What must one do/have to use this tool?

One must sign up for an account– I have chosen a “free” account, but for full access/functionality, one must sign up either for the “Pro” or “School” versions.  There are 3-day free trials for each.The only equipment needed is a computer (laptop, desktop, etc) and internet access.  Skills required include basic research skills, basic typing/editing skills, and use of video, as many of the instructional examples use video.  There is supposed to be a way that you can “add on” EasyBib to GoogleDrive, so that it appears in the sidebar to the right of the GoogleDocs screen, and one can research and create citations as you write (much like EndNote, which I use frequently.)  Create an accountHow do you use this tool?

1) Login to EasyBib account

EasyBib homepage

2) Click on “my projects” in the upper left corner, and choose “new project” or select a listed project that has previously been created.

Start your project/chose and existing one

Start your project/chose and existing one

3) Below, you can see how you can give a name to a new project, to which you can return later.

Start a new project

Start a new proje

4) When in the EasyBib tool, you can then start to build your bibliography, but chosing a citation STYLE:

Start creating your Bibliography

Start creating your Bibliography

By selecting a type of reference (TABS) and typing in the information (URL, TITLE, etc.).

Find a resource to cite

Find a resource to cite

One can manually type in details for a reference (Center) and export the bibliograhy into different formats, and even create a title page:

Chose how to export your bibliography--MS Word, Google Doc, Email

Chose how to export your bibliography–MS Word, Google Doc, Email

The biblography that results from an export into MS Word can be seen at the link, below:

The title page can be viewed at the link, below:

So far, I have tried several times to get EasyBib to open up as an add-on to GoogleDocs and have been unsuccessful–as have others, if the reviews listed are up-to-date and accurate.  Perhaps logging in first to GoogleDrive then to EasyBib would make it work better–I chose the other way around.

Screen Shot 2014-07-06 at 4.42.52 PM


I think that it would be easier and more functional if I had the “pro” version, in which one can pick from several citation styles–more often in medical literature we use AMA or Vancouver citation style, not MLA/APA, which is much more useful for those in high school or undergraduate liberal arts courses.   Alternatively, as you cite, you can load your “works cited” to a MS Word document, to a Google Doc, or to email.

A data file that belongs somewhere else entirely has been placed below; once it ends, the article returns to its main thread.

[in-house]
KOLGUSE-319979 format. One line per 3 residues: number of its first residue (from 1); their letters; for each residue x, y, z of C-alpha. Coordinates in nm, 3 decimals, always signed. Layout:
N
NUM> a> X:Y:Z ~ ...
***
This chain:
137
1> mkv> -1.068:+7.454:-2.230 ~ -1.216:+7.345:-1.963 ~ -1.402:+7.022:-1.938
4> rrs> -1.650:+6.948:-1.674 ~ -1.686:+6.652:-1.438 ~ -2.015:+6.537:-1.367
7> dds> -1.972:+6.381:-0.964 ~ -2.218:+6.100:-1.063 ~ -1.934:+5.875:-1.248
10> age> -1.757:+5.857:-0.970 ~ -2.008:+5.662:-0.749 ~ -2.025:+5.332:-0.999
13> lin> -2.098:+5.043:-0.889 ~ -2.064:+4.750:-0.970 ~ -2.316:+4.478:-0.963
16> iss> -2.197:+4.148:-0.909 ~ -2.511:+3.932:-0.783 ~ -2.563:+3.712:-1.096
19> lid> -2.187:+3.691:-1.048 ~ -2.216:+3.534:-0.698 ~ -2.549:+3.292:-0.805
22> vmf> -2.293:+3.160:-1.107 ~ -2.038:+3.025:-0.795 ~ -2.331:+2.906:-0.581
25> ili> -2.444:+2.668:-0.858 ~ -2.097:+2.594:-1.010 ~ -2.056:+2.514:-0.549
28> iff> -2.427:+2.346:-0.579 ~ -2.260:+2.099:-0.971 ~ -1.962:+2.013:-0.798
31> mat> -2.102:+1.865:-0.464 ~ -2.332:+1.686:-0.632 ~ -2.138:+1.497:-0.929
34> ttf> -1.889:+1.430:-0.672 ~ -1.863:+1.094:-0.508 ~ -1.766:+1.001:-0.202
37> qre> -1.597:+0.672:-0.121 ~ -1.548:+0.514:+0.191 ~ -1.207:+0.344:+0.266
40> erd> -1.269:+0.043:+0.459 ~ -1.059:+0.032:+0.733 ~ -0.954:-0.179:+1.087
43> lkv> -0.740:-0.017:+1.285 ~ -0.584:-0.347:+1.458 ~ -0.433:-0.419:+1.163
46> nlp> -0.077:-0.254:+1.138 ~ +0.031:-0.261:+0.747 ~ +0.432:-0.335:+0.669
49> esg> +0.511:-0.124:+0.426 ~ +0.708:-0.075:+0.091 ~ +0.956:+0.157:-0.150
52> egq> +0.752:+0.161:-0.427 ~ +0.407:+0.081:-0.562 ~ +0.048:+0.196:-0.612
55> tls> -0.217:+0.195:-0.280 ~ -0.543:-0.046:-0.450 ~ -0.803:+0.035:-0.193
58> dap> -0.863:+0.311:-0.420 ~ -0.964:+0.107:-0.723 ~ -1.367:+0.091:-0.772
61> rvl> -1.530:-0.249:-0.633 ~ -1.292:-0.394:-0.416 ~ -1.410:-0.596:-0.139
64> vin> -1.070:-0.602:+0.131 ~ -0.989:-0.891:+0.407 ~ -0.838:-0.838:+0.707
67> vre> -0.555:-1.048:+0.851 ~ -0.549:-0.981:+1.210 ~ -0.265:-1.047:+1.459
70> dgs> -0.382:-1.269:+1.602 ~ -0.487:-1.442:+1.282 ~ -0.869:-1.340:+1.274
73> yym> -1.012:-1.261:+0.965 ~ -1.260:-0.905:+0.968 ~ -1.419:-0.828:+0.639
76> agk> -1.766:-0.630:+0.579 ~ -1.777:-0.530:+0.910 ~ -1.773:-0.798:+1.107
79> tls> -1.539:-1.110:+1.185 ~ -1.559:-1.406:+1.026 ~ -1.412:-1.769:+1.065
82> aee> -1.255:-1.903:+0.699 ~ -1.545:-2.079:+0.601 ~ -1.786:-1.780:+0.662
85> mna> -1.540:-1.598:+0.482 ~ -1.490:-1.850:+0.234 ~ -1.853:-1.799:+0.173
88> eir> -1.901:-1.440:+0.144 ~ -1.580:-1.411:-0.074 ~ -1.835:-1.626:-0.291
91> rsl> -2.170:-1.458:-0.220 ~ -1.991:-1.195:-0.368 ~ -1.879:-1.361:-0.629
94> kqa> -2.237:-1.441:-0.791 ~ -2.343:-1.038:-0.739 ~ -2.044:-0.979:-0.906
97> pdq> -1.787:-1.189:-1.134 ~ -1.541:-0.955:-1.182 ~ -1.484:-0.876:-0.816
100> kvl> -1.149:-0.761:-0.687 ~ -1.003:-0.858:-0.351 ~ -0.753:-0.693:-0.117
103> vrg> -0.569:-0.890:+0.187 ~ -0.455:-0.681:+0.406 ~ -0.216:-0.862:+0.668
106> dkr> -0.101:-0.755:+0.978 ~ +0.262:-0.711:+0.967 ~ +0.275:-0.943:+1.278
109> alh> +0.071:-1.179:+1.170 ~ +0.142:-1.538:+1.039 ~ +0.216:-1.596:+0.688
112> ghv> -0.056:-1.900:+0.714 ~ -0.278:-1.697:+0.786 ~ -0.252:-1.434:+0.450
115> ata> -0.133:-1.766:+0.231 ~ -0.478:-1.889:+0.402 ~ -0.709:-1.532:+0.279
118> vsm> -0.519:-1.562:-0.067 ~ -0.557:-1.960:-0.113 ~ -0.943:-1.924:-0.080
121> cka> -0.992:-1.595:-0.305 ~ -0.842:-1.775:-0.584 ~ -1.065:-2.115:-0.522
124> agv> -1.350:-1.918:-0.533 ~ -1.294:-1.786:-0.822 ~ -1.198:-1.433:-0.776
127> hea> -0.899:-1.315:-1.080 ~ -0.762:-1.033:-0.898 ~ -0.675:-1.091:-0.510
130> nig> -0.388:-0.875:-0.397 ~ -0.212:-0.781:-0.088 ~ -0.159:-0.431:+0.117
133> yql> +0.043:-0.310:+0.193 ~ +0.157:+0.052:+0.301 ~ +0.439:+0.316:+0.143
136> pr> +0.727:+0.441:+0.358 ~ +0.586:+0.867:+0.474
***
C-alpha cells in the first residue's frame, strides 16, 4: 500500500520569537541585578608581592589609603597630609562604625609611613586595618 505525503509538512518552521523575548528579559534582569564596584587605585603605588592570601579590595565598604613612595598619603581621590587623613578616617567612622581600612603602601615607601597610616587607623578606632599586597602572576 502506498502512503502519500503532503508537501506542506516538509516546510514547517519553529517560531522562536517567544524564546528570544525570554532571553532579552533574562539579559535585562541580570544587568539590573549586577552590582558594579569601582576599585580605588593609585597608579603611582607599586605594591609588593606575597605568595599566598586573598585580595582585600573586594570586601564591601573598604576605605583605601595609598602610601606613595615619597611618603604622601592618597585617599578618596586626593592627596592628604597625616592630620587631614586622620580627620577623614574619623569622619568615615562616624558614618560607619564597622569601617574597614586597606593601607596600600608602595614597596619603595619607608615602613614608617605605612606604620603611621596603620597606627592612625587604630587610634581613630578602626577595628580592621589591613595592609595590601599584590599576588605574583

What is not clear, is how to embed the citations — numbers, parentheses, etc. into the written document.  I can see how this could be a nice way to easily write papers, edit and simultaneously develop a bibliography through Web 2.0 tools, such as Google Docs, however, I think it would be most useful for groups willing to pay for the group service, such as schools or businesses, rather than having individuals pay for separate accounts.  It does not appear to interface with EndNote or RefWorks, which are very comprehensive and allow you to look up new documents (not just the citation), place and automatically renumber citations as edits are made.   The biggest disadvantage is the need for a subscription to access full functionality.Perhaps the most useful feature of EasyBib is the accompanying learning tools that help educators teach how to properly cite works, images, etc in any style, how to avoid plagarism, and responsible research writing.  Such blogs, videocasts and links are not as readily available in other programs.   As it links to GoogleDrive and GoogleDocs, and can create bibliographies in Microsoft formats, it has potential for a wide user-base